Dietary Exposures Contribute to Different Diseases through the Microenvironment Public Deposited

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  • March 19, 2019
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  • Qin, Yuanyuan
    • Affiliation: Gillings School of Global Public Health, Department of Nutrition
Abstract
  • Genetic predispositions play an important role in our health, but these are not absolute; lifestyle choices help determine how long and how well we live. The global pandemic of obesity and related diseases is a good example. Lifestyle can contribute to diseases through altering the microenvironment of important tissues including adipose in obesity. In this dissertation, the consequences of lifestyle components on local and systemic inflammation and hyperinsulinemia were investigated, both of which contribute to risk of diseases such as obesity, insulin resistance, and breast cancer. Using preclinical mouse models, we aimed to uncover mechanisms by which alcohol and obesogenic diet exposures alter the microenvironment in the pathogenesis of adipose and mammary gland dysfunction. We found that binge ethanol exposure followed by burn injury exacerbated the adipose inflammatory response induced by burn alone, with significant elevations in macrophage infiltration and secretion of pro-inflammatory mediators when compared to controls not exposed to binge alcohol intake. It is well established that adipose inflammation contributes to insulin resistance, especially associated with obesity. We discovered that fatty acid transporter 1 (FATP1) predominantly on alternatively activated macrophages contributes to decreased local and systemic inflammation. Macrophage FATP1 overexpression suppressed inflammatory response, while FATP1 knock out exaggerated inflammatory factor expression in vitro. Mice transplanted with Fatp1-/- bone marrow and fed an obesogenic diet gained more weight and greater epididymal white adipose accretion, and became hyperglycemic and glucose intolerant. Obesity is a strong risk factor for an aggressive subtype of breast cancer called basal-like breast cancer (BBC) and reducing adiposity is predicted to lower incidence of BBC in human populations. Thus, we made mice obese in early adulthood and induced weight loss by a diet intervention. Mice, which lost weight following an initial weight gain, reversed obesity-driven tumor aggressiveness and mammary gland hyperplasia and ductal carcinoma in situ through alterations in kinase activation. The obese microenvironment of mammary glands in adulthood therefore can promote early tumor onset. Importantly the composition of the mammary gland can be reprogrammed with weight loss and restored to a lean phenotype associated with significantly reduced tumor aggressiveness.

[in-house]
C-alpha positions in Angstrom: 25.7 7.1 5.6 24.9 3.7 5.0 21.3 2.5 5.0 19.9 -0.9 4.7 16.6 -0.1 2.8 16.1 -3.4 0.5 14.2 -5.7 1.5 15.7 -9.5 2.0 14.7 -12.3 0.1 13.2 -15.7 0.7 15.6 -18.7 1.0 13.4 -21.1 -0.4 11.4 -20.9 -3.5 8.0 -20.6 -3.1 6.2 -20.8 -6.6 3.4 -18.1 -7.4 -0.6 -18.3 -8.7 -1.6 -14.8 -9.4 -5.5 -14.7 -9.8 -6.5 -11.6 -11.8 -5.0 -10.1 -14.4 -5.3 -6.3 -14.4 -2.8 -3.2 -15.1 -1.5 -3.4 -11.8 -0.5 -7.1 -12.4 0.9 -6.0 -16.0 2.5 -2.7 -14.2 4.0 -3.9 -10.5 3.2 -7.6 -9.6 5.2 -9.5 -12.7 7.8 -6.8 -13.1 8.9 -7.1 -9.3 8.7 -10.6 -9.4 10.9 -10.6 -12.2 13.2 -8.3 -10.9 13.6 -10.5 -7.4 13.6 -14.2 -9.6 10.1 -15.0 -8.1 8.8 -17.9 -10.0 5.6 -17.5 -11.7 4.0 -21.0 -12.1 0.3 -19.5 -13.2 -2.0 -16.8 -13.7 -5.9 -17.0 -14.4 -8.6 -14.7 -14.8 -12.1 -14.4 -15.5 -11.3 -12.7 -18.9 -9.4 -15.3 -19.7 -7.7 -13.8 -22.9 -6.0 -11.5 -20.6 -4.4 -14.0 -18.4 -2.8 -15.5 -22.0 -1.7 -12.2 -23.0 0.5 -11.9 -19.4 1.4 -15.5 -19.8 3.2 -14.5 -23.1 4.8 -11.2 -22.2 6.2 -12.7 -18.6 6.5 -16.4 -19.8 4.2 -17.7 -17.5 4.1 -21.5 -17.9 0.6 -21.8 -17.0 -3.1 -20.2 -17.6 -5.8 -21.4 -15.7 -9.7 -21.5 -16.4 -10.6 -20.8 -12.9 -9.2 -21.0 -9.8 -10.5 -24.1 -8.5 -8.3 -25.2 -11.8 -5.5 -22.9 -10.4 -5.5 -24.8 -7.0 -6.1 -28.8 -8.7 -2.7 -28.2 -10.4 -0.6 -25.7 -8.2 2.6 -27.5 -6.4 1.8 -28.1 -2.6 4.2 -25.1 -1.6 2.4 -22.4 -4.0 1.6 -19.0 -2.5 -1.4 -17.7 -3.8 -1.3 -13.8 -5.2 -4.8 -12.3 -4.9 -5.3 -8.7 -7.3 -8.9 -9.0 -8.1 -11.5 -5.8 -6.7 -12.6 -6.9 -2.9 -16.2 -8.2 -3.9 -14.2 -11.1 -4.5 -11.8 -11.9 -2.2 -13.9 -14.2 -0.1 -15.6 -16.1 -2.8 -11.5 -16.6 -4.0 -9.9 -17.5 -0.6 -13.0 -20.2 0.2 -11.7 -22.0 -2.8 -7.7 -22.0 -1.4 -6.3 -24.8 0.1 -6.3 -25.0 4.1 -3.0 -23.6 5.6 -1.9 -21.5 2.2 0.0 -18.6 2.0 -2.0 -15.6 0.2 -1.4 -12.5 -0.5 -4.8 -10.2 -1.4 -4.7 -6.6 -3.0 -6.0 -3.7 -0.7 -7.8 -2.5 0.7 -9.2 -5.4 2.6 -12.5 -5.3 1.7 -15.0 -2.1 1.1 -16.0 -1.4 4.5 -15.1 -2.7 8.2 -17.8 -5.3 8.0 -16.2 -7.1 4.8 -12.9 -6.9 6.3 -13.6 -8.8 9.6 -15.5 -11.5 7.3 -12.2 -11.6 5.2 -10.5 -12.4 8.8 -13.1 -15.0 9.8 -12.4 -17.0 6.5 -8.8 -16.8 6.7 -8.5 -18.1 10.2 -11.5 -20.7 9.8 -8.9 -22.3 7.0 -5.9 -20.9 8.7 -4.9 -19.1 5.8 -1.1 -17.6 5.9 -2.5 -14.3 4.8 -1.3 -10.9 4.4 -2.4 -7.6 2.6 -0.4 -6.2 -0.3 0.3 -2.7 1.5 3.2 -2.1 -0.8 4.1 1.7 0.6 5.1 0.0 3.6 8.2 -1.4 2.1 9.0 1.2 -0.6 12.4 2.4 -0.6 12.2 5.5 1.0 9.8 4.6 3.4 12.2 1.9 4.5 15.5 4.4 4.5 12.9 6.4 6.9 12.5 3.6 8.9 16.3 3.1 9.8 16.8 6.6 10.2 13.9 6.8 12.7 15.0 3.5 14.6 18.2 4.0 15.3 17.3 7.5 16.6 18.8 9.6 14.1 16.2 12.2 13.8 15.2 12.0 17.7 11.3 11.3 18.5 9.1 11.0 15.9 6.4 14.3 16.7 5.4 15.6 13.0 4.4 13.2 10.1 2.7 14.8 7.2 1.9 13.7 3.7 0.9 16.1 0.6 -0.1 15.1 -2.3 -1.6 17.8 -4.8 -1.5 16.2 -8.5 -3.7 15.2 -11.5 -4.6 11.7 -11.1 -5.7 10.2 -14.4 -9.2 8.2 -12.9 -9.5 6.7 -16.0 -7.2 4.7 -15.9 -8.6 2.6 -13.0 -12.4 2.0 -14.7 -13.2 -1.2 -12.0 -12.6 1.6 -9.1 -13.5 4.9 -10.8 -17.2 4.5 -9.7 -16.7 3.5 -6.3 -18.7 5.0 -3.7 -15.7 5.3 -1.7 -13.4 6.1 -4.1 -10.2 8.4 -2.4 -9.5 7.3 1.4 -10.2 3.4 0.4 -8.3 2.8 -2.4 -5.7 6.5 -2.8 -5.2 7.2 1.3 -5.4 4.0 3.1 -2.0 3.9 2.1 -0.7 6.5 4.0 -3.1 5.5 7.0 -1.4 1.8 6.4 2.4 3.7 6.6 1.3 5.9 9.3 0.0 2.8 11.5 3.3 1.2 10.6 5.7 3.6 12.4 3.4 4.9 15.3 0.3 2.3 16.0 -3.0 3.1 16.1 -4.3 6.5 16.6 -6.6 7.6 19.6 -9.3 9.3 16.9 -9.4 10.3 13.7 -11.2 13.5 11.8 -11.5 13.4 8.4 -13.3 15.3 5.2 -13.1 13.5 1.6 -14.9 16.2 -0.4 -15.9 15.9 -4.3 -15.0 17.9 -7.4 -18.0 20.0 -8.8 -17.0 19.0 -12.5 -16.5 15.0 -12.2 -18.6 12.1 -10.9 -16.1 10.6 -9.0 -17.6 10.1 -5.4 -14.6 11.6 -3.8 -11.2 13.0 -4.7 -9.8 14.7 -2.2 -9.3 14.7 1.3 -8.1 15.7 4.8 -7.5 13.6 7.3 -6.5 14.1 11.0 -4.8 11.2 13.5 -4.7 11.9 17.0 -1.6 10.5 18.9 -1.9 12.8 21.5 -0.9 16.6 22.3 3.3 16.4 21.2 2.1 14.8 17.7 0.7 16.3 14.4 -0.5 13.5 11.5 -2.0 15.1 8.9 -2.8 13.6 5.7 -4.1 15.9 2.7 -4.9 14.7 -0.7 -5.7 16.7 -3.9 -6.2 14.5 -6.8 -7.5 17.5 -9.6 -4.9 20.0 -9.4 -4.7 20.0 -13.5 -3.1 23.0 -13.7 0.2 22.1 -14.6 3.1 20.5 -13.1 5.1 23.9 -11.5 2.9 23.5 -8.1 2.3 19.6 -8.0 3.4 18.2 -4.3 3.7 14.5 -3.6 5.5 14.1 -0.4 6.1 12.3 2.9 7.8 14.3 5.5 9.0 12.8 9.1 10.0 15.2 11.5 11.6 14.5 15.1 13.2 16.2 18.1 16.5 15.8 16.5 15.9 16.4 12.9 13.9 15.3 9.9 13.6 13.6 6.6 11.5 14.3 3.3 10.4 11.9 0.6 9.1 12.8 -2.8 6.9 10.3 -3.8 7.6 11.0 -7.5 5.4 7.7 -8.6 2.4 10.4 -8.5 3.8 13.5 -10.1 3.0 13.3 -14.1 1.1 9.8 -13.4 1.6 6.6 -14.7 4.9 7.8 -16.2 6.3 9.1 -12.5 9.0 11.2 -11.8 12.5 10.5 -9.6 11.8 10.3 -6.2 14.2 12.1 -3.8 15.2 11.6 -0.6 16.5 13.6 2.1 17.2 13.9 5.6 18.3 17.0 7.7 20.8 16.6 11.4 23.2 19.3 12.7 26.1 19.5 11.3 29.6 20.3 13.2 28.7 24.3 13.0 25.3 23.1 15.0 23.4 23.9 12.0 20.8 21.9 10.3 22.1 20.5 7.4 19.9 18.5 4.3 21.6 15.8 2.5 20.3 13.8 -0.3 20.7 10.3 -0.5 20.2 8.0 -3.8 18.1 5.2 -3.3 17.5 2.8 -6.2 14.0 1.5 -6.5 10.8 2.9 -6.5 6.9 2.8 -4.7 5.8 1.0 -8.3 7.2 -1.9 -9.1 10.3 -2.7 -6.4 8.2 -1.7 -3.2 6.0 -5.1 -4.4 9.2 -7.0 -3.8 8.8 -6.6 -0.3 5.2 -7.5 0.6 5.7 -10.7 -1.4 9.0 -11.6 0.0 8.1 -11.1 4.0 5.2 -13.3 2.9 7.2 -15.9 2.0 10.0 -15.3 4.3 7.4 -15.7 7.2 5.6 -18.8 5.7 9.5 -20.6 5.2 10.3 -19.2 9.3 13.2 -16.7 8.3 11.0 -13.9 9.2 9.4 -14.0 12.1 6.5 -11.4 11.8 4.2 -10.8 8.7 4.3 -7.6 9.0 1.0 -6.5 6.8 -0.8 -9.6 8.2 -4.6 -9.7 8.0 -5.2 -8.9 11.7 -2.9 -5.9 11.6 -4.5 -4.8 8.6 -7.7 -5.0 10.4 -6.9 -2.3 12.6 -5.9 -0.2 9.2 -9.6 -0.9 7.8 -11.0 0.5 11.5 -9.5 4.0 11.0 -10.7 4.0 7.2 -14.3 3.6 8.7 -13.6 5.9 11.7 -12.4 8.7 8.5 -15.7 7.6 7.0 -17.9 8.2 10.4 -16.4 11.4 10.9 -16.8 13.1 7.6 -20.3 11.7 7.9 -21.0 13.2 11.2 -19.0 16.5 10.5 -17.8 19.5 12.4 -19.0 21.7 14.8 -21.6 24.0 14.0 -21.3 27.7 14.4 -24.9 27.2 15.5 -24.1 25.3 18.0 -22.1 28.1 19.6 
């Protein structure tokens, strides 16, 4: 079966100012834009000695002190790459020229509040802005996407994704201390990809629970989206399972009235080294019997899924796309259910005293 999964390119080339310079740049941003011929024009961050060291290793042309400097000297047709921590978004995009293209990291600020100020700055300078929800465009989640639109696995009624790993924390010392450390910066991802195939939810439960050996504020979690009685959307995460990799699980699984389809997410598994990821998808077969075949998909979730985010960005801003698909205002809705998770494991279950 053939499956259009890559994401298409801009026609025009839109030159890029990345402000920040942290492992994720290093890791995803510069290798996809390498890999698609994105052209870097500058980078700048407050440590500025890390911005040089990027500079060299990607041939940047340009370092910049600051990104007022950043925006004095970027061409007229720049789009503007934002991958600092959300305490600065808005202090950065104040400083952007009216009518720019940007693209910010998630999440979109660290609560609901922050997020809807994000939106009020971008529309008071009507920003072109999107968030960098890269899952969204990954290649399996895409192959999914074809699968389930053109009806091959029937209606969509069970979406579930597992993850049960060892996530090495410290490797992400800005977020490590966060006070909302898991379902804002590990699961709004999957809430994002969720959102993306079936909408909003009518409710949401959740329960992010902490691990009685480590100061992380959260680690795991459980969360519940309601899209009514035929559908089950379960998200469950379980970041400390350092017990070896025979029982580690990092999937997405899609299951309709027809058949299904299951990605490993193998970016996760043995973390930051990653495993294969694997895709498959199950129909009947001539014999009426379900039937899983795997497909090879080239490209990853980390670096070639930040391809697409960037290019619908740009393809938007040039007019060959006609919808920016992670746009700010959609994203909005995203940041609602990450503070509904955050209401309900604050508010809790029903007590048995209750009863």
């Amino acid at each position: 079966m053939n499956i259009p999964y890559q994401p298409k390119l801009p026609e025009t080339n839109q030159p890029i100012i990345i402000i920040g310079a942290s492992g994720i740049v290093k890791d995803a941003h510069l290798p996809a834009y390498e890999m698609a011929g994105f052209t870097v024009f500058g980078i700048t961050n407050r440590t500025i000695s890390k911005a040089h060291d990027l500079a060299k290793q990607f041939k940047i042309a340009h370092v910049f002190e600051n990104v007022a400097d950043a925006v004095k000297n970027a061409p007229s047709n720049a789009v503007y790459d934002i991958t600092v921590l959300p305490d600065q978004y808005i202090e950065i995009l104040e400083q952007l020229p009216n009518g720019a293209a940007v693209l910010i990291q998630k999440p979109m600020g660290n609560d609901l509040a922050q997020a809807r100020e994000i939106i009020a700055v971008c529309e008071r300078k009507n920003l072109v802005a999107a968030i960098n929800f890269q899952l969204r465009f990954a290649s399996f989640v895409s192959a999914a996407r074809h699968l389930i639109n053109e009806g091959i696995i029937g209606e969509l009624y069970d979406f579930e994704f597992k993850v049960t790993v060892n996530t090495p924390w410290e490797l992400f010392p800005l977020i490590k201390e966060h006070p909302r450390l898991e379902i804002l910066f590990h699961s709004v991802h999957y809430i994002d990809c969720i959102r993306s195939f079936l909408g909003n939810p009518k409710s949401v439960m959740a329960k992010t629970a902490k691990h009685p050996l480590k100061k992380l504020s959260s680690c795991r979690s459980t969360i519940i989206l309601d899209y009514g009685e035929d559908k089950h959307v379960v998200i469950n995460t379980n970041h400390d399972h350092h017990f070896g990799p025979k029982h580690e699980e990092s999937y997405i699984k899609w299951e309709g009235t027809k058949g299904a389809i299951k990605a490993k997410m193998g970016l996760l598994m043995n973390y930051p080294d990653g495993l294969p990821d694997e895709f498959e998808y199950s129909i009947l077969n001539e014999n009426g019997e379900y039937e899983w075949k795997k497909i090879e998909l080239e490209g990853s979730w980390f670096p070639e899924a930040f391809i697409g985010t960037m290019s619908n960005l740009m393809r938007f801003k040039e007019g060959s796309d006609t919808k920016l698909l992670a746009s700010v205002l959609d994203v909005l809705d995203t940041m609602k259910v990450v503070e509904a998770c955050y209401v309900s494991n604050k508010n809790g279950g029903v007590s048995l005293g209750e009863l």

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  • In Copyright
Advisor
  • Zeisel, Steven H.
  • Makowski, Liza
  • Troester, Melissa
  • Perou, Charles
  • Beck, Melinda A.
Degree
  • Doctor of Philosophy
Degree granting institution
  • University of North Carolina at Chapel Hill Graduate School
Graduation year
  • 2015
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  • Chapel Hill, NC
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